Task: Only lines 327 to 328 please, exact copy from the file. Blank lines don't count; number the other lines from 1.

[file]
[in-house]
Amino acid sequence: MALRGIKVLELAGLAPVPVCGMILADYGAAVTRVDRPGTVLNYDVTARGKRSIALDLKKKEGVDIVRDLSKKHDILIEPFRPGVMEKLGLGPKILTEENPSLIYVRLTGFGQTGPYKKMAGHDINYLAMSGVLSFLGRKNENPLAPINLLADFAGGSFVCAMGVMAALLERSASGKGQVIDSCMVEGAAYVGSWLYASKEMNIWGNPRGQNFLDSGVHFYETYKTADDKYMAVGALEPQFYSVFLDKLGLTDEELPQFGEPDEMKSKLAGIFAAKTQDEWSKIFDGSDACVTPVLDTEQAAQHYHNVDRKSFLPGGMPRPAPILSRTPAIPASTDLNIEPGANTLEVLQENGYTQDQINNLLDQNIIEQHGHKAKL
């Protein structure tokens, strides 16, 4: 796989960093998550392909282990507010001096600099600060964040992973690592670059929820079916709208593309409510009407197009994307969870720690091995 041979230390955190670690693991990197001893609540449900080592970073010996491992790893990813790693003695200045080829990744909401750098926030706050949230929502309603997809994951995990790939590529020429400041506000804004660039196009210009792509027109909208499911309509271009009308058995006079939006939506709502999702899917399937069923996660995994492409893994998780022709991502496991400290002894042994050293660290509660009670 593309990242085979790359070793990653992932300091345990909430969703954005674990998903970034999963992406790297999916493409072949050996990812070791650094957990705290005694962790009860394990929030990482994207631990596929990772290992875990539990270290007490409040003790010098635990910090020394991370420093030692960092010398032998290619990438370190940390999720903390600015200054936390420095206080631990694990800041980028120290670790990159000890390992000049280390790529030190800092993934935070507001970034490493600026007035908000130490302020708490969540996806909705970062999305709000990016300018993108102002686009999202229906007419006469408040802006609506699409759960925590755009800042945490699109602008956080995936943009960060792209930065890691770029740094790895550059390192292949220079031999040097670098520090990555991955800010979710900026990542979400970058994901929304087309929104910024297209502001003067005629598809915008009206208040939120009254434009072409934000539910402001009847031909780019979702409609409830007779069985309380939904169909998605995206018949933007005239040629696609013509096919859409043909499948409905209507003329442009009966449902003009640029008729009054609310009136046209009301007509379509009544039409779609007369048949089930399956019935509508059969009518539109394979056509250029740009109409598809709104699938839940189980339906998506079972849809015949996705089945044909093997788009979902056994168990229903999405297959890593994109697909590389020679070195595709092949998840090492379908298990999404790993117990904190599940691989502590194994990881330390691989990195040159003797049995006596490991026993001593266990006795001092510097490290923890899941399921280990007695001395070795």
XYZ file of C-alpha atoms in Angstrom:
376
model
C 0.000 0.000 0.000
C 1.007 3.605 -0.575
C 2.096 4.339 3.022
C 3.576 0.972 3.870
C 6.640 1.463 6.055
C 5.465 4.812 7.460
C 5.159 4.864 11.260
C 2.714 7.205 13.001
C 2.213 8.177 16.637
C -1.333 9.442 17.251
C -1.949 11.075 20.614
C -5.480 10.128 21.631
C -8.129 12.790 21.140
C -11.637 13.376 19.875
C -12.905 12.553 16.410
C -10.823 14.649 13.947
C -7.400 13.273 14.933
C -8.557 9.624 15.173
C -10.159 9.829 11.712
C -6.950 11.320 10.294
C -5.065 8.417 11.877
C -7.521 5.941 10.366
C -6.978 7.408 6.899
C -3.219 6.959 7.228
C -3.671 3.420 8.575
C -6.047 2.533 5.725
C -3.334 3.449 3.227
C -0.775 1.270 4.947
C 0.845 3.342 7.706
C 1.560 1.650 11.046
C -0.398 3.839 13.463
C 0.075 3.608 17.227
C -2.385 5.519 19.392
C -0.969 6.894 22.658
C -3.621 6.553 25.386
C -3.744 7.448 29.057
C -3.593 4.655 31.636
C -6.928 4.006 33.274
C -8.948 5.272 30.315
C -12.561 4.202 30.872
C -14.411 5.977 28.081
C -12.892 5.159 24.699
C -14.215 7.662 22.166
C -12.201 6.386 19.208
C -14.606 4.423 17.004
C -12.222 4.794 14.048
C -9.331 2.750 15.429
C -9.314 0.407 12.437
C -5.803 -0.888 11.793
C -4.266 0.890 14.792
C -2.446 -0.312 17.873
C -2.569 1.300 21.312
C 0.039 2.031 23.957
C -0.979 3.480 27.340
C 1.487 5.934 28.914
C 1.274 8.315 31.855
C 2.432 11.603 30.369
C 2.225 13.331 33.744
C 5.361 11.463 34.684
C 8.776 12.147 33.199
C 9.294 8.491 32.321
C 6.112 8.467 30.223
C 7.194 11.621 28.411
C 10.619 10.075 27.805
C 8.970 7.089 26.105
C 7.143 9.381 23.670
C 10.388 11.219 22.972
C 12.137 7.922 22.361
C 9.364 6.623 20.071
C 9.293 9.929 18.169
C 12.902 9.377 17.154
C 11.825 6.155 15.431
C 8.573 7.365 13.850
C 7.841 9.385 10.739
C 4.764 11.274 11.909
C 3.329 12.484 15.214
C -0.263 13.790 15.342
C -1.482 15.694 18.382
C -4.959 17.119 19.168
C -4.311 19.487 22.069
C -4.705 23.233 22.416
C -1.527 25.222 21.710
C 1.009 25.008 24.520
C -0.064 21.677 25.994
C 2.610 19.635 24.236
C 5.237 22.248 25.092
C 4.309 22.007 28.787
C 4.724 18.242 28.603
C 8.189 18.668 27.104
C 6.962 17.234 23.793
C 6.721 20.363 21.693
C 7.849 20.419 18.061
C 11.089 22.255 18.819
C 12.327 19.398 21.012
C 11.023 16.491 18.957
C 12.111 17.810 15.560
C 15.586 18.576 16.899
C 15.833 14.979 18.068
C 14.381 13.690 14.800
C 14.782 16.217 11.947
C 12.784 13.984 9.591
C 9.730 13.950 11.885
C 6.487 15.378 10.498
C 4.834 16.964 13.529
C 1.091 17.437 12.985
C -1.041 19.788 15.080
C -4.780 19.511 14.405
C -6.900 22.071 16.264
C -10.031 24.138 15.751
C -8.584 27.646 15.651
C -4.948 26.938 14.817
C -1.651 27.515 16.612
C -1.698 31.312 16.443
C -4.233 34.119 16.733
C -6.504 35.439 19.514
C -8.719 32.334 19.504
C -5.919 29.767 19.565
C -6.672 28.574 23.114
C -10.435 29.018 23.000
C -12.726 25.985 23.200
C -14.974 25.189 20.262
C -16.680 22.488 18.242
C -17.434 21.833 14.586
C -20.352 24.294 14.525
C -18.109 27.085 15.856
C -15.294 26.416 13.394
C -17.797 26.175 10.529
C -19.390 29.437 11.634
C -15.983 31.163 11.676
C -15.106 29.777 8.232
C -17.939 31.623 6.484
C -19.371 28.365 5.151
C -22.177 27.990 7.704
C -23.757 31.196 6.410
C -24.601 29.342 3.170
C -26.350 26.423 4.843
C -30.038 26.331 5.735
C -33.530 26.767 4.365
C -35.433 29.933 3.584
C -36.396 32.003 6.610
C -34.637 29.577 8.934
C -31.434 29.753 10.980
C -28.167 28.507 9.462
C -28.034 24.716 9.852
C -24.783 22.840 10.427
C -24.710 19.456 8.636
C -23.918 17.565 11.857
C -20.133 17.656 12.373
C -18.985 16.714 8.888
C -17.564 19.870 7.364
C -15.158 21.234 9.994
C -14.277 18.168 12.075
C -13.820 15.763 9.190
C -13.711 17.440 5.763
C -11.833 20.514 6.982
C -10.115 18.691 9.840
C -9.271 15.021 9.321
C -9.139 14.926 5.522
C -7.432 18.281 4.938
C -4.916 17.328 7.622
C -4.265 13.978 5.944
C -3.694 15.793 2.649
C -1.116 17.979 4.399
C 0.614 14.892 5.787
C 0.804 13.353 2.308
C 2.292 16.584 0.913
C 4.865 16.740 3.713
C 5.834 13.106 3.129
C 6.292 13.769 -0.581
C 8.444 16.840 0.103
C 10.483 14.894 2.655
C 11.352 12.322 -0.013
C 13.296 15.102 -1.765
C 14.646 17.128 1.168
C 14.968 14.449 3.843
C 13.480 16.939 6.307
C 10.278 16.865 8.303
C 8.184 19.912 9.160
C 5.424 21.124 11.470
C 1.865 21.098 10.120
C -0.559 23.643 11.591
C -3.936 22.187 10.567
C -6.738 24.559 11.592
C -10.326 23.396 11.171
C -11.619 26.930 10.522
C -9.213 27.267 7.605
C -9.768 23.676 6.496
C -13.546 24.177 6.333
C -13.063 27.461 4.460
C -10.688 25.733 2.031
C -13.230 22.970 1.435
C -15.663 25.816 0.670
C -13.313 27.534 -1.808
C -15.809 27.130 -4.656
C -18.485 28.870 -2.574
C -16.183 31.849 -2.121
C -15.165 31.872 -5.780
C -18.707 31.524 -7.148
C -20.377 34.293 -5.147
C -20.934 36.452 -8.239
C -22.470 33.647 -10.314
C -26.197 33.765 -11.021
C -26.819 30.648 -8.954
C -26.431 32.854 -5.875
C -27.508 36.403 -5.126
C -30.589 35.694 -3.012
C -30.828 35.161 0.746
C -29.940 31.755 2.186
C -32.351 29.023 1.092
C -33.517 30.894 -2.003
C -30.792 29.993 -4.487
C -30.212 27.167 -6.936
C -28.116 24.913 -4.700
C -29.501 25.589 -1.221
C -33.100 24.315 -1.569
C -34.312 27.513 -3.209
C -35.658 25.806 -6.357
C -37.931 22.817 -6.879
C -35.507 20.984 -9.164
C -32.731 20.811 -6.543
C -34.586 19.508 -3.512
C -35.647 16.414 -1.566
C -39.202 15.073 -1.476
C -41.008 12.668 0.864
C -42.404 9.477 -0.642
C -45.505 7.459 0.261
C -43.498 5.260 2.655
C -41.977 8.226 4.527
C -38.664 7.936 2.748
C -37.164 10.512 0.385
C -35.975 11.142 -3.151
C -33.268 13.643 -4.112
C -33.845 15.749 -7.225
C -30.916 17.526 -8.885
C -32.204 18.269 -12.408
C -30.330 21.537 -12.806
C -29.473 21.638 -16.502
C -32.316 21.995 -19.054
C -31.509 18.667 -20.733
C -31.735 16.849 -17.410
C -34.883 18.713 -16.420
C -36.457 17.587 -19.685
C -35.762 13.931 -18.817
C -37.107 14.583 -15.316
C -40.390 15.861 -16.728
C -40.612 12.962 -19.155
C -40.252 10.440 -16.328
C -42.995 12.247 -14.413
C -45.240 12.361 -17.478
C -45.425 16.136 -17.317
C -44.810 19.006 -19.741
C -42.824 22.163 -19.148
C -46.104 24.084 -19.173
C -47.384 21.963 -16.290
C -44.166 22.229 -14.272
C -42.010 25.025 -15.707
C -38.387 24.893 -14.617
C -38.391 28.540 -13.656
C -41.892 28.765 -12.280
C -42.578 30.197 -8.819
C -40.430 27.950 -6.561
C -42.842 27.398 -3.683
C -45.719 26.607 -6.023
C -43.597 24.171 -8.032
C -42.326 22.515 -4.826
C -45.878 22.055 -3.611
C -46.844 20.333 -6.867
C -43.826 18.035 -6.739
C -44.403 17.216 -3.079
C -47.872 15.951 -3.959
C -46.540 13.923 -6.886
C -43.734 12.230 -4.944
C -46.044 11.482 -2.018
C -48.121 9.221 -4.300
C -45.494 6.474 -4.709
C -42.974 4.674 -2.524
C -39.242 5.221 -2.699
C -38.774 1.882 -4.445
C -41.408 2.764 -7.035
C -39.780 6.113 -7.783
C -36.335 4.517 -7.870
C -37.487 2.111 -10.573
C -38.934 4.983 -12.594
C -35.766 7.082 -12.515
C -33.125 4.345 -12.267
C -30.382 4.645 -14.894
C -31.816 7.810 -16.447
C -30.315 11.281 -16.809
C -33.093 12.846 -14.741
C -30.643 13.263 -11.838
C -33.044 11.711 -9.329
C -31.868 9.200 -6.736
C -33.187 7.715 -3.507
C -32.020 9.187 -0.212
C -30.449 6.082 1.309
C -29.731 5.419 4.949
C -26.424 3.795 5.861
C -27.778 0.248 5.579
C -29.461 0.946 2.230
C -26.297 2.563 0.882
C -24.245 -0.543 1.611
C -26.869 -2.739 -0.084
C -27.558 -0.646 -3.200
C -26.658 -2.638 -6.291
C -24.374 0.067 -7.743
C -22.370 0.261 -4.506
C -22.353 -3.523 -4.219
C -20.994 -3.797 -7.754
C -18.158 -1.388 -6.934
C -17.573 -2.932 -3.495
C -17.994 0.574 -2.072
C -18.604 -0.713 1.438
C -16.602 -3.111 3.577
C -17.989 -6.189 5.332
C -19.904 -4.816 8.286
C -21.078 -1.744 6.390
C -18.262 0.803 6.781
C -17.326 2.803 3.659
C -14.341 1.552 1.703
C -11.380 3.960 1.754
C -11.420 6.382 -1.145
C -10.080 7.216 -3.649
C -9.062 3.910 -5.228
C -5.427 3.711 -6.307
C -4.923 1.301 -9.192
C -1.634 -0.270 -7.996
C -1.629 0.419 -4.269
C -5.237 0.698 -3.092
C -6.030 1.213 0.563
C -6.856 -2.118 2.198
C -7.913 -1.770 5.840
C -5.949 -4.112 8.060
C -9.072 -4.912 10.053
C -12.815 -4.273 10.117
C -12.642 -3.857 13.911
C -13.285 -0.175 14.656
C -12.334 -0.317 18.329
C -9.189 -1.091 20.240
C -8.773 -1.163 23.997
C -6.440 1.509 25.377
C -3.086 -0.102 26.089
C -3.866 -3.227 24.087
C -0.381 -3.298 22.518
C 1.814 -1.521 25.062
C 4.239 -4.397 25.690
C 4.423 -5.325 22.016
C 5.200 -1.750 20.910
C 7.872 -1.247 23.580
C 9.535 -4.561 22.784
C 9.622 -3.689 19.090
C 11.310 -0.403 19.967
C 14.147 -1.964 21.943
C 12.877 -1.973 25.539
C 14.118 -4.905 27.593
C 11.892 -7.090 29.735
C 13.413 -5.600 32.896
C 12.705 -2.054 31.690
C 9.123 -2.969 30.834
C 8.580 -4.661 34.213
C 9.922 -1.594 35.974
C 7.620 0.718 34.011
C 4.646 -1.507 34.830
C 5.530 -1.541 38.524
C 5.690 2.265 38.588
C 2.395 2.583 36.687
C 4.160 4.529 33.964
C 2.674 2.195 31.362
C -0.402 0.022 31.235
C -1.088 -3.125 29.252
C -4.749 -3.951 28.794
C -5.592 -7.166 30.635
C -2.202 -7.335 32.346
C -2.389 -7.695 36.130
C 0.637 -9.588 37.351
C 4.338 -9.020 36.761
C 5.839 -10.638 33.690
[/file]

C -11.420 6.382 -1.145
C -10.080 7.216 -3.649